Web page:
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Netflix will stream a documentary next month which will follow the story of the world’s first private all-civilian space orbit.

The group will board a SpaceX capsule next month and spend three days orbiting the earth, becoming Netflix’s first documentary “to cover an event in near real-time”.

The privately chartered flight will be commanded, funded and led by 38-year-old billionaire Jared Isaacman, and aim to support St Jude Children’s Research Hospital to the tune of $200 million.

He will be joined on board by Sian Proctor, a geoscientist and former NASA candidate, Christopher Sembroski, a US Airforce veteran, and Hayley Arceneaux, a doctor’s assistant at St Jude and childhood cancer survivor.

The group will apparently reach a higher altitude than the International Space Station as they orbit the planet in the SpaceX Dragon capsule, dubbed Inspiration4.

The quick-turnaround documentary will be made in five parts, with the first two premiering on 6 September.

Inspiration4’s actual launch is scheduled for 15 September – an event which will feature in the final part at the end of the month.

Viewers have been promised behind the scenes access of the mission – from their selection, to footage from inside the spacecraft while it orbits Earth.

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Matthew Perry’s X account ‘hacked by fraudsters’ urging donation to fake foundation




Matthew Perry's X account 'hacked by fraudsters' urging donation to fake foundation

The X account of Matthew Perry has been targeted by hackers, according to reports.

A foundation set up in honour of the Friends star, who died last October, appeared to be the target of a link in a pinned post at the top of his profile urging people to donate.

However, the post actually linked to duplicate site.

An Instagram post from the Matthew Perry Foundation said: “We have received reports that Matthew’s official X page has been hacked and is directing users to a fraudulent site soliciting donations via cryptocurrency.

“Please do not donate to this site or share the fraudulent posts on social media.

“ is the only website associated with the Foundation, and we are only accepting donations through this site.”

A caption added: “This is the only official Matthew Perry Foundation Instagram account, and we will only ever post official Foundation communications.

More on Matthew Perry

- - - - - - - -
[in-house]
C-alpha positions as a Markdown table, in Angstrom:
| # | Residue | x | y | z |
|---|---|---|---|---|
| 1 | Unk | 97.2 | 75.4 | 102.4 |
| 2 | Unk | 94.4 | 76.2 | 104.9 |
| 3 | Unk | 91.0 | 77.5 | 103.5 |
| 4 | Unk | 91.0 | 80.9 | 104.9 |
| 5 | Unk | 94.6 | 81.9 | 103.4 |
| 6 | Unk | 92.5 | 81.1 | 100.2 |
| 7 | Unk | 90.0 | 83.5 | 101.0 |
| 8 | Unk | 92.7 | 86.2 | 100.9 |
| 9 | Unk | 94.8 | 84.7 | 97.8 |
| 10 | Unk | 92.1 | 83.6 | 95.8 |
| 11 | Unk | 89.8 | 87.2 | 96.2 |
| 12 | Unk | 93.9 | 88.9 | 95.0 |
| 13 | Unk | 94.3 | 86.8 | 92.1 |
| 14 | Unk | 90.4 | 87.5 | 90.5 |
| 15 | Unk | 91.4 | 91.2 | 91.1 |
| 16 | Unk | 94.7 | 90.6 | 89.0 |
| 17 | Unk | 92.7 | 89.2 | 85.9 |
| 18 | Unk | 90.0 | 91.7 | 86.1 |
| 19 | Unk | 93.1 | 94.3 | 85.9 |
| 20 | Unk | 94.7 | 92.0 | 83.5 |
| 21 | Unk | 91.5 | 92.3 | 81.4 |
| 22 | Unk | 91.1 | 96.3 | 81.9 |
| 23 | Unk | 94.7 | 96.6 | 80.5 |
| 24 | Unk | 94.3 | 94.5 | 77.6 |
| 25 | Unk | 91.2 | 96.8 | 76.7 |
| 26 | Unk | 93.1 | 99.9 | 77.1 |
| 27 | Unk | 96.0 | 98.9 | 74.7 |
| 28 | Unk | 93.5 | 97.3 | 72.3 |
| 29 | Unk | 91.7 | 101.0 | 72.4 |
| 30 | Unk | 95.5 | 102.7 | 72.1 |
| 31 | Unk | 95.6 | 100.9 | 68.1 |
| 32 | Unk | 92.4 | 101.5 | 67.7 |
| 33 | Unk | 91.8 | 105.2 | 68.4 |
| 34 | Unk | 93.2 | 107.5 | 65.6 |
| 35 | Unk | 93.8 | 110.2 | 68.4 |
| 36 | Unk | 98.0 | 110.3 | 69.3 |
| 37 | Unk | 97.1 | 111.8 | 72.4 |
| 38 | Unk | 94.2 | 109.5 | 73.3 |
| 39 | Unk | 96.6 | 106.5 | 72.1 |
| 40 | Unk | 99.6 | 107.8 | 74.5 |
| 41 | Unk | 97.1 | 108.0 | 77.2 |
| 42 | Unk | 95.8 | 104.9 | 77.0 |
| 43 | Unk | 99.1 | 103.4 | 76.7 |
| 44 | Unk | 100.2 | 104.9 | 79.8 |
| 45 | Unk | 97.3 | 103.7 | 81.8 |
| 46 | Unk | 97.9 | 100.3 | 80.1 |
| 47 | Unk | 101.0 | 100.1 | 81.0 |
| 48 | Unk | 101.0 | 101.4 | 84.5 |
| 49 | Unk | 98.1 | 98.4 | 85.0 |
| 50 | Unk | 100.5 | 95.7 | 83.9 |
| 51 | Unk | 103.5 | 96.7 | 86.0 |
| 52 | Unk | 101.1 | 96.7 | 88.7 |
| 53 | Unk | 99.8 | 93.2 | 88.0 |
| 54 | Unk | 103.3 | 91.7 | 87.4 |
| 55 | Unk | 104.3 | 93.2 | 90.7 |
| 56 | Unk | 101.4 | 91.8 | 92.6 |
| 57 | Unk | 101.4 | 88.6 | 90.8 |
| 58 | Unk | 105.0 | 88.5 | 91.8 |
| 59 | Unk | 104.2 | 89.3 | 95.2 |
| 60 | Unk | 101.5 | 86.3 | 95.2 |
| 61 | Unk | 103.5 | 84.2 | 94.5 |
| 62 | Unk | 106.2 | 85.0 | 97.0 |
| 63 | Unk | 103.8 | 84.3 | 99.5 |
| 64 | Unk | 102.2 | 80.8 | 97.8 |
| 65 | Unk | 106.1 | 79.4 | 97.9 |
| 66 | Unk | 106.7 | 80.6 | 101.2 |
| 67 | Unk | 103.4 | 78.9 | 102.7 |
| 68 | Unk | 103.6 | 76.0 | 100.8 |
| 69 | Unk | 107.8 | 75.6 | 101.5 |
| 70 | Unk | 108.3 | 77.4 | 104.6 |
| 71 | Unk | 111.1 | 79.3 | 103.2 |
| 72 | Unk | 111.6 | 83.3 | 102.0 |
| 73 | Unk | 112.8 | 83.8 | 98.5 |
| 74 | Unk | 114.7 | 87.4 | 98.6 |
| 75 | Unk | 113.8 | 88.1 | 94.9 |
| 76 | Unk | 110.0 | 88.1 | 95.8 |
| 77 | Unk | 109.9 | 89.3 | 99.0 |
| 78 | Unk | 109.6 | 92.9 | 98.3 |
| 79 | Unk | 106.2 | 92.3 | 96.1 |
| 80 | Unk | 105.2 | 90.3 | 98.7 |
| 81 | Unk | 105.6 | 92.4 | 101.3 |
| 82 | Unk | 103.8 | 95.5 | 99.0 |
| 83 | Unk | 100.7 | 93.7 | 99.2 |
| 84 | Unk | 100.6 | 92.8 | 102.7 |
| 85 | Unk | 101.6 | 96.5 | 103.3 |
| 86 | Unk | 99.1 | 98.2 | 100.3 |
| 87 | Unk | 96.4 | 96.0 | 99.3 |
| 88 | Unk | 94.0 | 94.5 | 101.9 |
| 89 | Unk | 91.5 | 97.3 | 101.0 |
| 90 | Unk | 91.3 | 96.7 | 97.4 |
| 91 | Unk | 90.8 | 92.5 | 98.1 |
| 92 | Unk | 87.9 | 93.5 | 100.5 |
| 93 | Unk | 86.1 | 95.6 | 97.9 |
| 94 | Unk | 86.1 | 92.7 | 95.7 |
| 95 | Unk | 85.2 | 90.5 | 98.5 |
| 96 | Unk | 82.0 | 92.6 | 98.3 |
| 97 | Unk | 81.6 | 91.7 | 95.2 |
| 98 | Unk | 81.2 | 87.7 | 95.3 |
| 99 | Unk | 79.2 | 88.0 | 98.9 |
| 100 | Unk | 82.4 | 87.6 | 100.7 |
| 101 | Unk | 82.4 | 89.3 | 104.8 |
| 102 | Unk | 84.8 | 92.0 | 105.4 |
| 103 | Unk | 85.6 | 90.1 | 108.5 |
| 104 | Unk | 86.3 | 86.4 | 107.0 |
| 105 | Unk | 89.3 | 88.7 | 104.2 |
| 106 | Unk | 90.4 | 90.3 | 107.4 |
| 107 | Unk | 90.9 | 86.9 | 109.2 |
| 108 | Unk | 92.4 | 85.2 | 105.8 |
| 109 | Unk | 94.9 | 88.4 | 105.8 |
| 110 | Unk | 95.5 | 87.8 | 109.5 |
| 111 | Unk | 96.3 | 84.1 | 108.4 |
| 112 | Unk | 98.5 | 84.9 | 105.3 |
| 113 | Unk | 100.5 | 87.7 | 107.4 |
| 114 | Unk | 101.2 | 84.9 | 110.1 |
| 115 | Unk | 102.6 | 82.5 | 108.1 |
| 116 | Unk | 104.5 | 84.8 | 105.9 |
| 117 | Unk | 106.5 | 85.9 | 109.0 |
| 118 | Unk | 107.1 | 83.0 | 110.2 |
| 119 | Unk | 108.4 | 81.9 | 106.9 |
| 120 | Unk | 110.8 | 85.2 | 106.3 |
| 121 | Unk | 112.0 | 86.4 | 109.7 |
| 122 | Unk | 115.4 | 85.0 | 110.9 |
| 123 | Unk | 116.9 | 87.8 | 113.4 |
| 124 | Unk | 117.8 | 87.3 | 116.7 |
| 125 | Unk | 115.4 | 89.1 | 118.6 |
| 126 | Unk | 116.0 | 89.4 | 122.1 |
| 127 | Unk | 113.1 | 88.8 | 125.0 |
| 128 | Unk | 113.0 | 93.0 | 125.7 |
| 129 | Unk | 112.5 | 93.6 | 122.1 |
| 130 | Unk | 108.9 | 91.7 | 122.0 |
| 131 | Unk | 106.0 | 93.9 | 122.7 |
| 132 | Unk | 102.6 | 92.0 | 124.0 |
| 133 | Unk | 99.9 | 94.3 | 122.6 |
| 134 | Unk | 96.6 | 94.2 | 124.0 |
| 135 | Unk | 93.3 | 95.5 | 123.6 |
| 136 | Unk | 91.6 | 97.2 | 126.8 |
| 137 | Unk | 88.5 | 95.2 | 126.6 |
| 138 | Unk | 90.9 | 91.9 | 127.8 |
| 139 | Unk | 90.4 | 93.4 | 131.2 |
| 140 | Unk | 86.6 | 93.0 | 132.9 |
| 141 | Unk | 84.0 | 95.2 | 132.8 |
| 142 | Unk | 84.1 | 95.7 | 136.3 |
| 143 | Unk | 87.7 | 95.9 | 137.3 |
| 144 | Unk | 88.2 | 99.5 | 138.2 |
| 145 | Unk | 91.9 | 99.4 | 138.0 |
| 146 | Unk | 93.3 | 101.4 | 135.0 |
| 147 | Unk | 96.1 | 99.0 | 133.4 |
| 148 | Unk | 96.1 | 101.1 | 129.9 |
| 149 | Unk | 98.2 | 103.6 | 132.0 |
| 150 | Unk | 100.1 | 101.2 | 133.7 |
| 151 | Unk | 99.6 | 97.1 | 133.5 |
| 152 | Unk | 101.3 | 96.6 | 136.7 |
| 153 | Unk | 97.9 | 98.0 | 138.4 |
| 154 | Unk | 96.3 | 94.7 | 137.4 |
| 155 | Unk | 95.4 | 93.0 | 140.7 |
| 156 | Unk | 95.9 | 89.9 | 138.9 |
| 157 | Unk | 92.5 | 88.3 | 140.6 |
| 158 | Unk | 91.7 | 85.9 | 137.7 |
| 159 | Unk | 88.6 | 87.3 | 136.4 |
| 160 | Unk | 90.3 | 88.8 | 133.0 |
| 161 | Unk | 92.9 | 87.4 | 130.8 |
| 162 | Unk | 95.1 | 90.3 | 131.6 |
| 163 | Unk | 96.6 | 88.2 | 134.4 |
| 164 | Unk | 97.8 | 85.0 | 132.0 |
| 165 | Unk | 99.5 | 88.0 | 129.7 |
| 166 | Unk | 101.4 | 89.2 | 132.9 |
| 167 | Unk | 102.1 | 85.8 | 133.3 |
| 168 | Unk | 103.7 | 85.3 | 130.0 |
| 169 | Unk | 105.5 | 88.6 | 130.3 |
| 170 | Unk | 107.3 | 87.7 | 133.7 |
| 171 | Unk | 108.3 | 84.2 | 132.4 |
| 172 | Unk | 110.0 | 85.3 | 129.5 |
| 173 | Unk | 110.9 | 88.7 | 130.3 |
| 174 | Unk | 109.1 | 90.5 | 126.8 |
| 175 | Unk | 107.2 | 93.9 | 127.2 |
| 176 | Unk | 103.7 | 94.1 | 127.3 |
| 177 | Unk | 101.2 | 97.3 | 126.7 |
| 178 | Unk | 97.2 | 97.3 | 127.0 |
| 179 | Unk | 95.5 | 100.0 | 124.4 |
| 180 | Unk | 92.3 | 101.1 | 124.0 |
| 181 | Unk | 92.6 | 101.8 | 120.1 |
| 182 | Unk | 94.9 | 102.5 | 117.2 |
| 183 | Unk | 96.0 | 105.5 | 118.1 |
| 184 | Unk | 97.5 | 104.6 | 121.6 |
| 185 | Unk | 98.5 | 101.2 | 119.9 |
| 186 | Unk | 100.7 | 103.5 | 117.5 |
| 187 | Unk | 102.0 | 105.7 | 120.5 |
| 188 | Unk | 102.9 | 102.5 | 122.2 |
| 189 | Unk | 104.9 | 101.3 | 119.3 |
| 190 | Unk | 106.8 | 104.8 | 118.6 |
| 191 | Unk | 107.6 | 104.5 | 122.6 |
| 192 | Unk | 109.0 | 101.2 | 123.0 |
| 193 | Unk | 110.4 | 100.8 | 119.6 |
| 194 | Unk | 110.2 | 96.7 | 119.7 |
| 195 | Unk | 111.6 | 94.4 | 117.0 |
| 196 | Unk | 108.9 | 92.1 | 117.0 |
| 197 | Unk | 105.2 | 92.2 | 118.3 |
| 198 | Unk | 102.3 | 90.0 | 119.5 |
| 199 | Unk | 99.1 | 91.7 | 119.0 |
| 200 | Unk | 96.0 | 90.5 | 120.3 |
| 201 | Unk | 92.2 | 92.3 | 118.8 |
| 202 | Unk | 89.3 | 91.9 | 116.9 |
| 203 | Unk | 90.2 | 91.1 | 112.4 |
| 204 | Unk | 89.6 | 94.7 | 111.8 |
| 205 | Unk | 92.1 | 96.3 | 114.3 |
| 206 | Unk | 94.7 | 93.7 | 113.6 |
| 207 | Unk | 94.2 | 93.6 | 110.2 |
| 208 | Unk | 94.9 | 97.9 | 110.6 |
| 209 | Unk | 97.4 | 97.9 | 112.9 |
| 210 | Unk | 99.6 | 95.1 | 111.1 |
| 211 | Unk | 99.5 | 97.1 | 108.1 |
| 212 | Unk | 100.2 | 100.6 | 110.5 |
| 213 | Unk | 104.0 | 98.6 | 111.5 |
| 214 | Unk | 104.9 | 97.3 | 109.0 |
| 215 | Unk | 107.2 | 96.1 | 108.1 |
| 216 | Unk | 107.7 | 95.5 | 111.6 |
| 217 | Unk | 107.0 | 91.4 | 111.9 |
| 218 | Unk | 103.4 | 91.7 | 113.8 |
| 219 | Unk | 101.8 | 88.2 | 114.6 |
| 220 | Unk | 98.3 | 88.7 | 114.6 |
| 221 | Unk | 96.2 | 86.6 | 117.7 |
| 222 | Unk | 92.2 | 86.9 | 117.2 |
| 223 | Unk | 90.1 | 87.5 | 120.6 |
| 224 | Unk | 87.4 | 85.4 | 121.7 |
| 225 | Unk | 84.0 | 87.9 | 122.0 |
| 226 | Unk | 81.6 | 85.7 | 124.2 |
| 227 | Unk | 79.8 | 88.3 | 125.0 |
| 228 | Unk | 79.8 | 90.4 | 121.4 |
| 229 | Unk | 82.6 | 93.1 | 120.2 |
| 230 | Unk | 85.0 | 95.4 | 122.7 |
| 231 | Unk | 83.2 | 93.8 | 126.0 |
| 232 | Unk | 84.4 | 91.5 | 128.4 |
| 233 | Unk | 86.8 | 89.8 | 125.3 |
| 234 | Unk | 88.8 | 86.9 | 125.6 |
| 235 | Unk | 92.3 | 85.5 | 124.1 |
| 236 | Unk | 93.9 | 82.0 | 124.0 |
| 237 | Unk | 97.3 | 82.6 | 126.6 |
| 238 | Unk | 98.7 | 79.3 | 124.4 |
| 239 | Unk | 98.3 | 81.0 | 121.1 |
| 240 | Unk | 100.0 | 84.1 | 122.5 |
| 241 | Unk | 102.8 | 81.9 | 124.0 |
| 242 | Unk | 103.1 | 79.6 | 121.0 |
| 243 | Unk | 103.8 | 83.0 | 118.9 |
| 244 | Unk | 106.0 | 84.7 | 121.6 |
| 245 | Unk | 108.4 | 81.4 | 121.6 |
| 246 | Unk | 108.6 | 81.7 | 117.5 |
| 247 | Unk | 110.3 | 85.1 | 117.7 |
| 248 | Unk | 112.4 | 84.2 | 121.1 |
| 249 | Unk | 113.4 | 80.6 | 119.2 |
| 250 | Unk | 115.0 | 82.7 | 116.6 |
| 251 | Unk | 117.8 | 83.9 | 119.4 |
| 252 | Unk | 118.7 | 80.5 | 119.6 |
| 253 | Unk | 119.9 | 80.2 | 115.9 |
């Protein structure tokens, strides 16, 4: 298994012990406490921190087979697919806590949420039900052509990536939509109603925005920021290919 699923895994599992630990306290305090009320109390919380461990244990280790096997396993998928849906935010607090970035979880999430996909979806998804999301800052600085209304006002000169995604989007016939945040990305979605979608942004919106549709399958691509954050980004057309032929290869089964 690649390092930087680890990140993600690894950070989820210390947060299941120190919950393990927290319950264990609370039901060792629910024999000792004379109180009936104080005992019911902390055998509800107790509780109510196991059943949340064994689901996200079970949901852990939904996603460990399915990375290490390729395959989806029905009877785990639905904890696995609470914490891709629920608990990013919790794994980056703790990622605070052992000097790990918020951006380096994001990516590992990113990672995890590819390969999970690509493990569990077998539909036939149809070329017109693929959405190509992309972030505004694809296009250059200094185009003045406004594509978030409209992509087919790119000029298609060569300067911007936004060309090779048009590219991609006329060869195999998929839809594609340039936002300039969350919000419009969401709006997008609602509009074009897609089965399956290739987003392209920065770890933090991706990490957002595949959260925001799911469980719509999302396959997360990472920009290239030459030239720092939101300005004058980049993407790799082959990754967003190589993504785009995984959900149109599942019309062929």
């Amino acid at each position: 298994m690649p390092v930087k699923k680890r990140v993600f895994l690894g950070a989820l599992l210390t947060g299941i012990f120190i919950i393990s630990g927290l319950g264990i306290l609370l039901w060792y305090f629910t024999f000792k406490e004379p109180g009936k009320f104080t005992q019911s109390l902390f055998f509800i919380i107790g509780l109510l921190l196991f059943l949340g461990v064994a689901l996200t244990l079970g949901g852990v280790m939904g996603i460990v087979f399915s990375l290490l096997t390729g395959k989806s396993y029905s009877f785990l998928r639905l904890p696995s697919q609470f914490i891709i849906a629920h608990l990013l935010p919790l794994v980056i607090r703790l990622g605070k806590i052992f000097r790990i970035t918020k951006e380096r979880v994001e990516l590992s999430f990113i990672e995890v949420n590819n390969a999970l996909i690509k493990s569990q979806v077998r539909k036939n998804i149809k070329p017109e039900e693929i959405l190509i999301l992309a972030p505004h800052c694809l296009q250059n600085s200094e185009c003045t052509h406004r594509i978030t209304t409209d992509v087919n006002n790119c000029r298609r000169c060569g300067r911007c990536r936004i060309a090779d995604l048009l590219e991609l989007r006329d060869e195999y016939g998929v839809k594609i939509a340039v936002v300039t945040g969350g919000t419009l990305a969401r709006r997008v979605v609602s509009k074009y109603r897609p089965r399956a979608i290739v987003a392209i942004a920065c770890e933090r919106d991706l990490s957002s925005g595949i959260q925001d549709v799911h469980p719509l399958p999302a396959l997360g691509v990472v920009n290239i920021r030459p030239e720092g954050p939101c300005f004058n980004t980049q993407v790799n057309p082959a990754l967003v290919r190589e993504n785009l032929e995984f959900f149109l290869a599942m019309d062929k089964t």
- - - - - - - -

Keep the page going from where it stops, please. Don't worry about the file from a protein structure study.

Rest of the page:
“Please report imposter accounts, and do not submit donations through any channel other than #MatthewPerry.”

The post was also flagged by X’s community notes feature saying that the account had been hacked and the link was fake.

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Perry’s death was ruled an accident from the “acute effects of ketamine”. The actor, was found “unresponsive in the pool at his residence” on 28 October last year.

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Remembering Matthew Perry

Most famous for playing Chandler Bing in hit US sitcom, Perry was open about his battle with addiction, setting up a sober living facility for men who were also struggling.

Following his death, the foundation was created in his name to help those struggling with addiction.

Jennifer Aniston, who played Rachel Green in Friends, was among those who urged support of the foundation.

The actor was recently honoured during the in memoriam segment at the SAG Awards, after there was controversy at the BAFTAs following his omission from their remembrance roll call.

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Producer accuses Sean ‘Diddy’ Combs of forcing him to have sex with prostitutes




Producer accuses Sean 'Diddy' Combs of forcing him to have sex with prostitutes

A music producer has accused Sean ‘Diddy’ Combs of sexually assaulting him and forcing him to have sex with prostitutes.

The suit, filed in New York, accuses the music mogul of repeated instances of unwanted groping and sexual touching.

It also says the music producer was forced to work in a bathroom while Combs showered and wandered around in the nude.

Combs’ lawyer, Shawn Holley, labelled the events described in the lawsuit “pure fiction”.

“We have overwhelming, indisputable proof that his claims are complete lies,” he said.

“We will address these outlandish allegations in court and take all appropriate action against those who make them.”